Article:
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The end of Cowes Week (a huge yachting event in the Solent) there are celebrations, with big parties, fireworks and this year a flying display from the RAF’s Red Arrows and the simultaneous departure of the “three Queens” (the Cunard liners Queen Mary 2, Queen Elizabeth and Queen Victoria). We took a picnic to our local beach to watch.
We mostly had to stay in the car at first as heavy showers kept racing along the solent, giving some very dramatic scenes and pretty rainbows.
I was on my way back from a great walk down to the sea when I spotted a thin column of smoke in the forest up ahead. I was surpised that anyone would risk a bonfire in such dry conditions, and hurried to check that it was under control. Within seconds, the smoke was so much thicker and the base so wide, that it could not possibly be a controlled burn.
After several days of bitterly cold winds, warmer, moister air started to move in from the South on Thursday, resulting in heavy snow. This area has any snowfall, on average, for less than 4 days a year and snow on the ground maybe once or twice in a winter, so this much snow is unusual. We had a little freezing rain on Thursday night and Friday too. This occurs when rain falls (because the temperature at cloud height is too warm for snow) but then freezes as it falls through colder air nearer the ground.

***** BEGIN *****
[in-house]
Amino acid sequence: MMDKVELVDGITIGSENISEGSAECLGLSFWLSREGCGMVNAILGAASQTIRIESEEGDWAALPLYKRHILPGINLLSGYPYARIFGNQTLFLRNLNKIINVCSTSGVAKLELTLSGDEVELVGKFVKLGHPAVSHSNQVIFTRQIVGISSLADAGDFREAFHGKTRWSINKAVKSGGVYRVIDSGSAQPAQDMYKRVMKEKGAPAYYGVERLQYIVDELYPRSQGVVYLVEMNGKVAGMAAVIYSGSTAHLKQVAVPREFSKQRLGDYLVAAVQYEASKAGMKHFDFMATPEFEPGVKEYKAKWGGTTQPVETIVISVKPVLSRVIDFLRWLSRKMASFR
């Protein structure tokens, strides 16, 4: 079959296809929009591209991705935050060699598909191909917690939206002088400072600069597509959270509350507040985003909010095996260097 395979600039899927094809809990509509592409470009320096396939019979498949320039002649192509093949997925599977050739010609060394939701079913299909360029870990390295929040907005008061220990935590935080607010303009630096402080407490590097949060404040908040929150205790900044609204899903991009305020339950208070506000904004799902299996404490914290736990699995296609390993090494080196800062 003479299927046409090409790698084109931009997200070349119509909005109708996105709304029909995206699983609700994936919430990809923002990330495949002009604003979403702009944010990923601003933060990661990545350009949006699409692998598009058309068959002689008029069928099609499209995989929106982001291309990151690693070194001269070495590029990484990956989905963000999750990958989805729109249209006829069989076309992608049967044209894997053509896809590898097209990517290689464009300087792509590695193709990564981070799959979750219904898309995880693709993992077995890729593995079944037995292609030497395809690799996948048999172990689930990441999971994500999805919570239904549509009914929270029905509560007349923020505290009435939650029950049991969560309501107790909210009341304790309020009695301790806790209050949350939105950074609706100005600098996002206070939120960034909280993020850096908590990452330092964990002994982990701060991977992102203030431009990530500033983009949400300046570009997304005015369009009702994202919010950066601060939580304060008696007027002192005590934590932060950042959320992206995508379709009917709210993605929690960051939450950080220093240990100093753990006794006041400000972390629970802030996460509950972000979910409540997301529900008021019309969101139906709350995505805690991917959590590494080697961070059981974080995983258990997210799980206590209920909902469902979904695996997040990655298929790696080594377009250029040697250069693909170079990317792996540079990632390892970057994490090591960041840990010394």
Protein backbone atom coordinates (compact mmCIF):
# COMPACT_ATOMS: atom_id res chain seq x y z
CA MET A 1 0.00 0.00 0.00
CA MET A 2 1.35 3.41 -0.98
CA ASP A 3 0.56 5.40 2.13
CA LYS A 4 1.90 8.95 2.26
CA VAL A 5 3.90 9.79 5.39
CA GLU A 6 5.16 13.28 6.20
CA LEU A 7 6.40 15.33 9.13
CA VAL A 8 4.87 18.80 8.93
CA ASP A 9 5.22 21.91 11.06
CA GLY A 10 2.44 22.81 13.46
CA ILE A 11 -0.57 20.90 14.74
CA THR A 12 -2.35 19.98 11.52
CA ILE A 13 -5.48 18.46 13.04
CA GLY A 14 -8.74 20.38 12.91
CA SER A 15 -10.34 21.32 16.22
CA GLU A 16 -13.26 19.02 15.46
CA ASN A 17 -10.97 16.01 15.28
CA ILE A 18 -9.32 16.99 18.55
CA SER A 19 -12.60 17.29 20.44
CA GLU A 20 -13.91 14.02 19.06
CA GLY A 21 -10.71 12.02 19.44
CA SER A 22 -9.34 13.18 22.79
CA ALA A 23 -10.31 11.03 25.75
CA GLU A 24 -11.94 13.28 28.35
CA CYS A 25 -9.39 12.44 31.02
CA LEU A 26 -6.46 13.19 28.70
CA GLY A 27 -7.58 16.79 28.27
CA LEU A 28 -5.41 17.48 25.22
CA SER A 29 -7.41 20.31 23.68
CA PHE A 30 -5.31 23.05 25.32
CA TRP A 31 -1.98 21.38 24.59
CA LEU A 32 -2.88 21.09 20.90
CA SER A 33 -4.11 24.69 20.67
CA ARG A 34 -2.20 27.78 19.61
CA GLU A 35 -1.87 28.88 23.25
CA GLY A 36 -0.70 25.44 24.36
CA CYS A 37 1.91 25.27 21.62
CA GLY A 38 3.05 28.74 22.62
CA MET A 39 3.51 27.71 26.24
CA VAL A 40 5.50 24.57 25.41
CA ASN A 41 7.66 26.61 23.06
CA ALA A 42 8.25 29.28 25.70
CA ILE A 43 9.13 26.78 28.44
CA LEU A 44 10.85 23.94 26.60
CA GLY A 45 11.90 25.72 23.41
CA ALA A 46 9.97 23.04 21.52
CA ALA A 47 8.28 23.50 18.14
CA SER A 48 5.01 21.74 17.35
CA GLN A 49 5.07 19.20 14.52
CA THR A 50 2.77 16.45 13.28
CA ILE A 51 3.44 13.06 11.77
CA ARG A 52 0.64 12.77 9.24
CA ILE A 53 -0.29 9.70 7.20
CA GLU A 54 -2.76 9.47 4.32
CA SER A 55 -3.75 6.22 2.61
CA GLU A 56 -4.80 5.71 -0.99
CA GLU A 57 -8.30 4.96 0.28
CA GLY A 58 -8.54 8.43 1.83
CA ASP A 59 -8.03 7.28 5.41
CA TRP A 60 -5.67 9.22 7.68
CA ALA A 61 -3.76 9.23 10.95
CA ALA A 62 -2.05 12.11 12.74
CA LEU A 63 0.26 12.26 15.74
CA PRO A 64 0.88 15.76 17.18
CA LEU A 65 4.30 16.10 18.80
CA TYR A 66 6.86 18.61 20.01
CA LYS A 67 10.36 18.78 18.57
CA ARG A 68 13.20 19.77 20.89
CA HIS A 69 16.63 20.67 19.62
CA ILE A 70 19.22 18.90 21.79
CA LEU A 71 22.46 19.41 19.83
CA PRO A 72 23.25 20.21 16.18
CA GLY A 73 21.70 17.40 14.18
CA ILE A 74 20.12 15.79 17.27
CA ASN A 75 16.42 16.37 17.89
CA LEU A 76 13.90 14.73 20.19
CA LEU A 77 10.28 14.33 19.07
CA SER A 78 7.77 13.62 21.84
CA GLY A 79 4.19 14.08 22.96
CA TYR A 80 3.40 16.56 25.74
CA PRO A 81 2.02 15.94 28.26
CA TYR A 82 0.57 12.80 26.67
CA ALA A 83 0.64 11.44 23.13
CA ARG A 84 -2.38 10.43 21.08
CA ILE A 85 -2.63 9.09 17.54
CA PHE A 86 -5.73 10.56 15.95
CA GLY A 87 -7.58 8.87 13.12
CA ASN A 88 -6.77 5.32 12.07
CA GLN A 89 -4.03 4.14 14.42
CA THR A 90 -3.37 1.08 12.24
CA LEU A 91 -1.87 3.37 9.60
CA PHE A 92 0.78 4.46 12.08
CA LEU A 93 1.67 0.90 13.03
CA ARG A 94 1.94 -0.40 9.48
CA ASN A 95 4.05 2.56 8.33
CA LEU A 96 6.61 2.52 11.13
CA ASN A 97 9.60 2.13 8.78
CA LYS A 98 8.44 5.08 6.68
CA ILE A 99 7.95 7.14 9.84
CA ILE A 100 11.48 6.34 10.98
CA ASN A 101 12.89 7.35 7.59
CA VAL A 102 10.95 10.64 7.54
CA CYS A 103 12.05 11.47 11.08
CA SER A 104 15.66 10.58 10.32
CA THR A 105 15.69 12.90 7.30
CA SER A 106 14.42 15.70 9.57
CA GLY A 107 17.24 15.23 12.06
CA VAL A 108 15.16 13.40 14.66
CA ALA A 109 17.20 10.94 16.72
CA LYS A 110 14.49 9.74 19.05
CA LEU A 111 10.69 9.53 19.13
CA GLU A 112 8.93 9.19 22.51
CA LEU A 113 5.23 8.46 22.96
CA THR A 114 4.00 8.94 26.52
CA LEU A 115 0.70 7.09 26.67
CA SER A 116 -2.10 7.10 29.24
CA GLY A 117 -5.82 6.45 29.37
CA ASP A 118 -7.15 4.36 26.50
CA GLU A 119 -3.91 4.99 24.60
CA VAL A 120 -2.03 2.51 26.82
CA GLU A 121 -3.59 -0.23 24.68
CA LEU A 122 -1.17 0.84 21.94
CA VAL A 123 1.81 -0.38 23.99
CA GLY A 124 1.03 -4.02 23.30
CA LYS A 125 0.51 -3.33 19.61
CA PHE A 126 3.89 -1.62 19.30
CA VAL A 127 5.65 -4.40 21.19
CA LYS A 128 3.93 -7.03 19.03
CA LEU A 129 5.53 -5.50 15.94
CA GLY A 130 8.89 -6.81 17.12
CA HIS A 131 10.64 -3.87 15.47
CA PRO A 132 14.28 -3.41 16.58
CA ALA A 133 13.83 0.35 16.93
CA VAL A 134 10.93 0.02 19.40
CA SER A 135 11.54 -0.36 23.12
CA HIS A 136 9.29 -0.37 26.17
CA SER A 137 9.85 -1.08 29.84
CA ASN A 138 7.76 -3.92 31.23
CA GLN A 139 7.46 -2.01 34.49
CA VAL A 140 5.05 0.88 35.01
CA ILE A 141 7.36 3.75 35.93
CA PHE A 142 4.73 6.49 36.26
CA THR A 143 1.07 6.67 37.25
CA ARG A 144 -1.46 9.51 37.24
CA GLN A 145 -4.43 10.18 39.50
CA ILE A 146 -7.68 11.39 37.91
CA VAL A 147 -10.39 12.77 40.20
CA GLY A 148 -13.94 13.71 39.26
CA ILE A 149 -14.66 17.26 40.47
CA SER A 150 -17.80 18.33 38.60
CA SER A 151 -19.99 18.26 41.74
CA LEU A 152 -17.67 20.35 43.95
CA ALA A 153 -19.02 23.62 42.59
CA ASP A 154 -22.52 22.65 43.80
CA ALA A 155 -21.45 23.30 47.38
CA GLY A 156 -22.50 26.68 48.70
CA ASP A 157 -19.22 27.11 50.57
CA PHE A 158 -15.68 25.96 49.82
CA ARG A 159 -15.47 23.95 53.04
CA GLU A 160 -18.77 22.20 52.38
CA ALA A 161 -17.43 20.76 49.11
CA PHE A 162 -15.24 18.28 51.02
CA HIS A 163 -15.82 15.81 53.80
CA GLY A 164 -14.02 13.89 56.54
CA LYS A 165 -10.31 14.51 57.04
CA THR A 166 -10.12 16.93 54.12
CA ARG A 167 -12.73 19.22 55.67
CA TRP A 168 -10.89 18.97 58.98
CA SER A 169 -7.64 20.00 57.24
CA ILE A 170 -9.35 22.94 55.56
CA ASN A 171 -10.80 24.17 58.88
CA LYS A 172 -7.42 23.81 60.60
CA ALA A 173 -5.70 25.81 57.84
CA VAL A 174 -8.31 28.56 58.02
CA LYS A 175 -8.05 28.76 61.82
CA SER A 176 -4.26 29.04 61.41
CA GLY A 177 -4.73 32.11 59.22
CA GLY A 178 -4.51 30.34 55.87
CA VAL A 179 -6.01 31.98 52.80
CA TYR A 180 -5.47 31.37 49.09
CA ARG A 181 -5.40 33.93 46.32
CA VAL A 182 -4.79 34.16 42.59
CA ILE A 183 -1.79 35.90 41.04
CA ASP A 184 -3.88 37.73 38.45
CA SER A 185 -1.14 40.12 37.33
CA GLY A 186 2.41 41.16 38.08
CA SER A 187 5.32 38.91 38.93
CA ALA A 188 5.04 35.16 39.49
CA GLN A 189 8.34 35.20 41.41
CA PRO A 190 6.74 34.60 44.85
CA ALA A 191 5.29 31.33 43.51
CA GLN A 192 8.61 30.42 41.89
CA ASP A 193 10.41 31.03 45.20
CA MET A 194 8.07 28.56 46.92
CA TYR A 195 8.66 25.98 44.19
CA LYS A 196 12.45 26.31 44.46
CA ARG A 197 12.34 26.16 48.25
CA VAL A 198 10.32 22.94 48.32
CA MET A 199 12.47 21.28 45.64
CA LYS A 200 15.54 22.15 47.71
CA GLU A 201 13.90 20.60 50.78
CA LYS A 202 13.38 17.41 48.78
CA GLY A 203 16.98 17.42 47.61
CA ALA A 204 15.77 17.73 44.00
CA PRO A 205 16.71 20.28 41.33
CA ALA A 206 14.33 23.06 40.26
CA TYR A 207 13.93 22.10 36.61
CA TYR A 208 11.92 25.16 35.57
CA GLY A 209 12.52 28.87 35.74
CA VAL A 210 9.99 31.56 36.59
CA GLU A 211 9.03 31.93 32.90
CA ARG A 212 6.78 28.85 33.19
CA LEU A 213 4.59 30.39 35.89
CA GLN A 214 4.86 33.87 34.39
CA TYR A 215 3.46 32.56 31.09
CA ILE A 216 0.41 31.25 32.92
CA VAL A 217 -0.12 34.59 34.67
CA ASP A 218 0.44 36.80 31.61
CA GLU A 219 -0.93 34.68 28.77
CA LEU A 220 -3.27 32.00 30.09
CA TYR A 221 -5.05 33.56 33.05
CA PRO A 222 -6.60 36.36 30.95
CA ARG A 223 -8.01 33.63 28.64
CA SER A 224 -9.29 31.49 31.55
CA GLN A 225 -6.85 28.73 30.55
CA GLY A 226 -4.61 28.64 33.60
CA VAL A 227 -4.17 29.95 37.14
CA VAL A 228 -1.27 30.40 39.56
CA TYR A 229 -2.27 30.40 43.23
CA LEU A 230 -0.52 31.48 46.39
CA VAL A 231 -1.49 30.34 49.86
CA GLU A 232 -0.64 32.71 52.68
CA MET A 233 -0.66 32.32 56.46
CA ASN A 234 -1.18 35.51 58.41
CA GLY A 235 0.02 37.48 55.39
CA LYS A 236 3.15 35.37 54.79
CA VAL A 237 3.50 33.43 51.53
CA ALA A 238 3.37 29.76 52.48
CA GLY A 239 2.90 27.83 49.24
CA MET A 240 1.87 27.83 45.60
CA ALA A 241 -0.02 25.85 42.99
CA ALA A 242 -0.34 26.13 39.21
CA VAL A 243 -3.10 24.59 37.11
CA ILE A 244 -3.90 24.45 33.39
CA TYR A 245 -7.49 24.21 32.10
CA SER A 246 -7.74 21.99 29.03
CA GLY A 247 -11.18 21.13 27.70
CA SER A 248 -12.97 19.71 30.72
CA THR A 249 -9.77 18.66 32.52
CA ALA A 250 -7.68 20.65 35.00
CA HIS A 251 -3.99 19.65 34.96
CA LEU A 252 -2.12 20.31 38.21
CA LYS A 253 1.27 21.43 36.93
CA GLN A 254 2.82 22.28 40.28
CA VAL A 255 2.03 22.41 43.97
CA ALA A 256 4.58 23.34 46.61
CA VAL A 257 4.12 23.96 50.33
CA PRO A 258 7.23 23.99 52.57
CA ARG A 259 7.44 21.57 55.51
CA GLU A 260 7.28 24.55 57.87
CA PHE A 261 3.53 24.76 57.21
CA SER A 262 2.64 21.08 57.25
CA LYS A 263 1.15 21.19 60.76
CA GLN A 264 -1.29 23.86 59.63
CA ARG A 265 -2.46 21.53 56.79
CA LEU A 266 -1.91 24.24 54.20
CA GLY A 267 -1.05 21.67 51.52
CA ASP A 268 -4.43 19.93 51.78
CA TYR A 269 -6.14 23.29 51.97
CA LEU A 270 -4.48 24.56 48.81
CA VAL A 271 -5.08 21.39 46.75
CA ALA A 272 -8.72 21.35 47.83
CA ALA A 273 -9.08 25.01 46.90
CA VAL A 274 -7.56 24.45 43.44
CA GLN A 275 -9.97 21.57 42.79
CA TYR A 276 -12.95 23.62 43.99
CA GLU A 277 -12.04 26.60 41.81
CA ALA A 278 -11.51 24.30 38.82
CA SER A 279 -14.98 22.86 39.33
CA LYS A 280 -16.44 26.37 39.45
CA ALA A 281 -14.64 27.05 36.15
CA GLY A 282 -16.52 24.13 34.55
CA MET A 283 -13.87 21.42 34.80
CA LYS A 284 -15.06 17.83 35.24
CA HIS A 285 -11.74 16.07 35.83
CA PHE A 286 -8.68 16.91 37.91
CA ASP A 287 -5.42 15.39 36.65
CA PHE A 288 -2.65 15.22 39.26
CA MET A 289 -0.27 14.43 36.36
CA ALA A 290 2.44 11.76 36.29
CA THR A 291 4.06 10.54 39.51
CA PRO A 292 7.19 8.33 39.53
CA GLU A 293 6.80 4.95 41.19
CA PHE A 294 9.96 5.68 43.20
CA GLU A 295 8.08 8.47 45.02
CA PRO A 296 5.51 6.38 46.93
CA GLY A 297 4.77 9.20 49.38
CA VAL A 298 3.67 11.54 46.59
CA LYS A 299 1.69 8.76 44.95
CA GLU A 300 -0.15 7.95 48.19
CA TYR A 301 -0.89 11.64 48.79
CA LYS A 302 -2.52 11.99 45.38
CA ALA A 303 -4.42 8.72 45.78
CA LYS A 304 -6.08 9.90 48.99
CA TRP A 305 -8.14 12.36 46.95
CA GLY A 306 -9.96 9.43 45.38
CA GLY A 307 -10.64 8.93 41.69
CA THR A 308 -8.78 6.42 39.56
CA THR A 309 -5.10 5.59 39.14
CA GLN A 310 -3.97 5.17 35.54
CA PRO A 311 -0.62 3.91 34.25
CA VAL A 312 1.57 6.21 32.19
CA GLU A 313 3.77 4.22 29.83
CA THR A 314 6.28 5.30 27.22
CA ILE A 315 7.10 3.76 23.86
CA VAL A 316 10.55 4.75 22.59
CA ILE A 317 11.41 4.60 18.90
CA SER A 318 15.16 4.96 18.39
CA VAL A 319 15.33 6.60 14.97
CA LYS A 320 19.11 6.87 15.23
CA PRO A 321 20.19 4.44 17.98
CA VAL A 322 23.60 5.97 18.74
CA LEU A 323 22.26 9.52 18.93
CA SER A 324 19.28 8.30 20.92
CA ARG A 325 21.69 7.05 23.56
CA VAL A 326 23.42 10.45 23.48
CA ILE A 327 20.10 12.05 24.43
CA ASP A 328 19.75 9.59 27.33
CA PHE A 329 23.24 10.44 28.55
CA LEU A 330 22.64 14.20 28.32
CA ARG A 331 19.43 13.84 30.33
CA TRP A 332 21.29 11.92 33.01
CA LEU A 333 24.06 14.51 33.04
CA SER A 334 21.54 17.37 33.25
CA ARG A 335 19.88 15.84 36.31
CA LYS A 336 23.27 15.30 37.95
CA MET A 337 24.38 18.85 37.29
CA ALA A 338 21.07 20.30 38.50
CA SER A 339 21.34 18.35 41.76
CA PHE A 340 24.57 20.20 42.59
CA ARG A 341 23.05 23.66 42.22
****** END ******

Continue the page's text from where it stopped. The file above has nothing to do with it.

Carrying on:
It’s time for a new beginning, at least for this blog.
We made a major move in August, from Surrey to the New Forest. Without rehearsing the details, it took nine months of toil and pain to finally sell the house, complete the purchase and move. That included a three-week period where we lived in the old house but with almost everything in packing boxes, after a plan to move earlier had gone wrong at the very last moment.